million years ago the air was full of flying reptiles, some of which were
called Pterodactyls, but there were no birds. But today, through
extensive research, it is now virtually proven that birds evolved from dinosaurs.
This was established by the discovery of fossils such as Archaeopteryx,
which was the size of a crow and was found in Germany and dated
150 million years old (The Jurassic). Since the discovery of Archaeopteryx
there have been other finds which have filled in the missing link between
Archaeopteryx and dinosaurs which have shown evolving birds with both scales
and feathers, it also seems that birds evolved from the species of dinosaur
which led to the development of the ones called Raptors, you
know the ones in the film "Jurassic Park" which kept eating everybody,
and not from the Pterodactyls as was first thought. If anyone has any thoughts
on this subject why don't you drop me a line just click on the PiedPiper
button at the bottom of the page.
So why do we have to give birds a hard
time? Well, the majority of birds are fine and in any case are covered
by the Wildlife and Countryside Act (schedules I & II) and let's
be honest who, in their right mind, would want to arrange the demise
of a little old Robin?
Seriously, pest birds can cause problems
in a lot of ways:
buildings, blocking of down pipes and gutters thus causing buildings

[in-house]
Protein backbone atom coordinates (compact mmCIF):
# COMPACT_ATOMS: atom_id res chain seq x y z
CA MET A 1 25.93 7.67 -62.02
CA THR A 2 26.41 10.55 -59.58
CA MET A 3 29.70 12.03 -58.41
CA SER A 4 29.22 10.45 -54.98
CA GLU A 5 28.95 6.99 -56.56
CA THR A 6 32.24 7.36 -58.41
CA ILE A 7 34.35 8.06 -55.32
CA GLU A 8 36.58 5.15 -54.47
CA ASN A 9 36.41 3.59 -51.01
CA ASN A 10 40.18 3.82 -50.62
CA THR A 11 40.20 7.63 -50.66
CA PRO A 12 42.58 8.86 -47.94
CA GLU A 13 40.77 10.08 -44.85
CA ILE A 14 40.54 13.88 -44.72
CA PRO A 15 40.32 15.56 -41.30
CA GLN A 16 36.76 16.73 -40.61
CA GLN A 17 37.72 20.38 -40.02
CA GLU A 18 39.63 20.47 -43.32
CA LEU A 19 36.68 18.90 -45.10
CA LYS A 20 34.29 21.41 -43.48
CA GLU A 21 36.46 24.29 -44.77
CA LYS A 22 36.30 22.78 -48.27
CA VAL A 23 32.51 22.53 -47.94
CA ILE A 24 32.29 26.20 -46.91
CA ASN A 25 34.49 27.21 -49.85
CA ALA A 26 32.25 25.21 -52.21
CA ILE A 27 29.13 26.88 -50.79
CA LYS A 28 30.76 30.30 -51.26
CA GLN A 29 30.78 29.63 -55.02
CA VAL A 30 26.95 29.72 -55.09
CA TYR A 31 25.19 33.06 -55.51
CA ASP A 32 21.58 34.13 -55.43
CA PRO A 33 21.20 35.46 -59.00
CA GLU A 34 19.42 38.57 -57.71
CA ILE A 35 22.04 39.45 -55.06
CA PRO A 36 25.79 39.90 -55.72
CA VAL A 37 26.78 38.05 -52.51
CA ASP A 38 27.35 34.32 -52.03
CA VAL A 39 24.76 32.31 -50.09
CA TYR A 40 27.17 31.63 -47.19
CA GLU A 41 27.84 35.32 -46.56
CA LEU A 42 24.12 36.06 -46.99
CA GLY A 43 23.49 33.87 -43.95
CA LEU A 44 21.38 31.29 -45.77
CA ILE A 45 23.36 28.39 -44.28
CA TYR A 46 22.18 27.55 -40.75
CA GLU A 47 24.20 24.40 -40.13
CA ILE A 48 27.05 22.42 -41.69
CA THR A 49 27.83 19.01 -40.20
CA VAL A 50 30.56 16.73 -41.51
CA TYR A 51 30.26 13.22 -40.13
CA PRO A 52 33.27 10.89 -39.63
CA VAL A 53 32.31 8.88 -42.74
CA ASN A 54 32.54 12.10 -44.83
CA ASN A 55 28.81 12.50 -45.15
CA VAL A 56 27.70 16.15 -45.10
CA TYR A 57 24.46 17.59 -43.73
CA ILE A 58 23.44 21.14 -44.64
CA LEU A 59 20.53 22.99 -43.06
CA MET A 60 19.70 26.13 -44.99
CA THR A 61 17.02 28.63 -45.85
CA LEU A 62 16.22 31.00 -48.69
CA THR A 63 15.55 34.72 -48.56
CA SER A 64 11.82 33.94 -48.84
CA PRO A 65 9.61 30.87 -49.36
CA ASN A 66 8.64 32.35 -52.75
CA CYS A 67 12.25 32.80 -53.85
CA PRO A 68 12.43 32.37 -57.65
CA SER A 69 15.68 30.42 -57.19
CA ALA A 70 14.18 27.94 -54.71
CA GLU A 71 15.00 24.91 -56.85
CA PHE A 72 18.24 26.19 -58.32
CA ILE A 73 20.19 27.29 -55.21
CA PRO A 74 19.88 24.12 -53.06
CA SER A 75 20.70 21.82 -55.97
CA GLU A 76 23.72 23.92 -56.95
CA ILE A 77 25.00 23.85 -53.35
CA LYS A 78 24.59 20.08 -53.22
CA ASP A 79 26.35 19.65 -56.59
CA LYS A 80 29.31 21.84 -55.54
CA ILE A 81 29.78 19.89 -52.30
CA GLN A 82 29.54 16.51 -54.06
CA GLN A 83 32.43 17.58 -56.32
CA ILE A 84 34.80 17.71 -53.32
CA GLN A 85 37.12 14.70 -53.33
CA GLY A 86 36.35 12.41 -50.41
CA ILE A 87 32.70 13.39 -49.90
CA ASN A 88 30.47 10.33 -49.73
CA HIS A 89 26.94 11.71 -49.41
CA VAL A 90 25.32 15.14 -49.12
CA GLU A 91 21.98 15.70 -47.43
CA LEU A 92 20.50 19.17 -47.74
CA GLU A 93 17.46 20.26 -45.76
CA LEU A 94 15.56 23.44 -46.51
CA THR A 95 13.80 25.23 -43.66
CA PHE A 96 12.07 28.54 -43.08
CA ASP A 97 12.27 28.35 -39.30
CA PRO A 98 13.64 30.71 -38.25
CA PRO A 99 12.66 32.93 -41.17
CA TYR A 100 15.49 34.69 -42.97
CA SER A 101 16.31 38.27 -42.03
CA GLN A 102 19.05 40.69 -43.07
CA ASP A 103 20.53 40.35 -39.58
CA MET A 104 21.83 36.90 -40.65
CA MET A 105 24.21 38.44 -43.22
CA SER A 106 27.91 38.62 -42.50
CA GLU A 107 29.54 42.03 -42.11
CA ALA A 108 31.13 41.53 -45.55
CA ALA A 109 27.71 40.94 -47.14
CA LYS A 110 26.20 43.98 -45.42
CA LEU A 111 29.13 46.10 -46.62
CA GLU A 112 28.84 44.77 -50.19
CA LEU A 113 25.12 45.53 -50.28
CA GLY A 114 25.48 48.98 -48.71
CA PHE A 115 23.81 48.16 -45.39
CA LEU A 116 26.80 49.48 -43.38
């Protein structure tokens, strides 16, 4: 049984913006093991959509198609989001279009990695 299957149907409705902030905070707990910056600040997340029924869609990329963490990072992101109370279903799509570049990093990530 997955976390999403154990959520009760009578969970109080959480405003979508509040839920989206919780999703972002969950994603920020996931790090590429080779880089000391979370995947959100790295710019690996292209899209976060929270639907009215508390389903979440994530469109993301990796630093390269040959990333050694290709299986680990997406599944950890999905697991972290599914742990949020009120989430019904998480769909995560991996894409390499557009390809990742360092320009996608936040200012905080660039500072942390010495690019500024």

to become damp. One case I know was a bank which had let the bird
problem get very bad (because they didn't use the upper floors)
that in turn did so much damage to the building that it cost about
£100,000 to rectify the problem, this included proofing
the building to stop a recurrence as well as the structural replacement
and repair that had to be carried out.
bakeries where there is a problem with sparrows getting in to
eat the crumbs and at the same time fouling various products.
where birds have gained entrance to the sales floor where they
have everything that they need, food, green plants, heating, nesting
in the beams etc. But at the same time they also foul the products
which you go in and buy.
where birds in large quantities get into the feed areas to feed
themselves but whilst they are feeding they are fouling the product,
when this is fed to cattle or pigs it gives them diarrhoea and
consequently it takes longer to bring them up to body weight before
they can be sold, which costs more money.
the pavements in cities when birds (mostly starlings) roost in
trees at night and people have slipped on the fouling and have
been injured, and later claim against the council involved.
strike at airports, where flocks of birds can hit the cockpit
glass or be sucked into the jet intakes.
nesting in roof spaces and thus bringing in the accompanying insects,
which when the birds have flown, can infest the house involved,
things like bird mite, bird flea, Dermestes beetles, Spider beetles
list goes on, so you can see that although it is a sensitive subject,
it is one which has to be addressed otherwise there would be a lot
more disease and food taint that we have at the present.
are various ways in which birds can be prevented from encroaching
into our environment and a good site to go to, who specialise in this
subject is Network Pest Control
Systems, mind you they also deal with a lot of other problems
list just a few control methods:
a thin stainless steel cable covered in a polymer, which is strung
along ledges and window sills, in fact anywhere that you can drill
a hole. Stainless steel posts are put in and the cable is attached
on springs, the idea being that the bird can't perch on the wire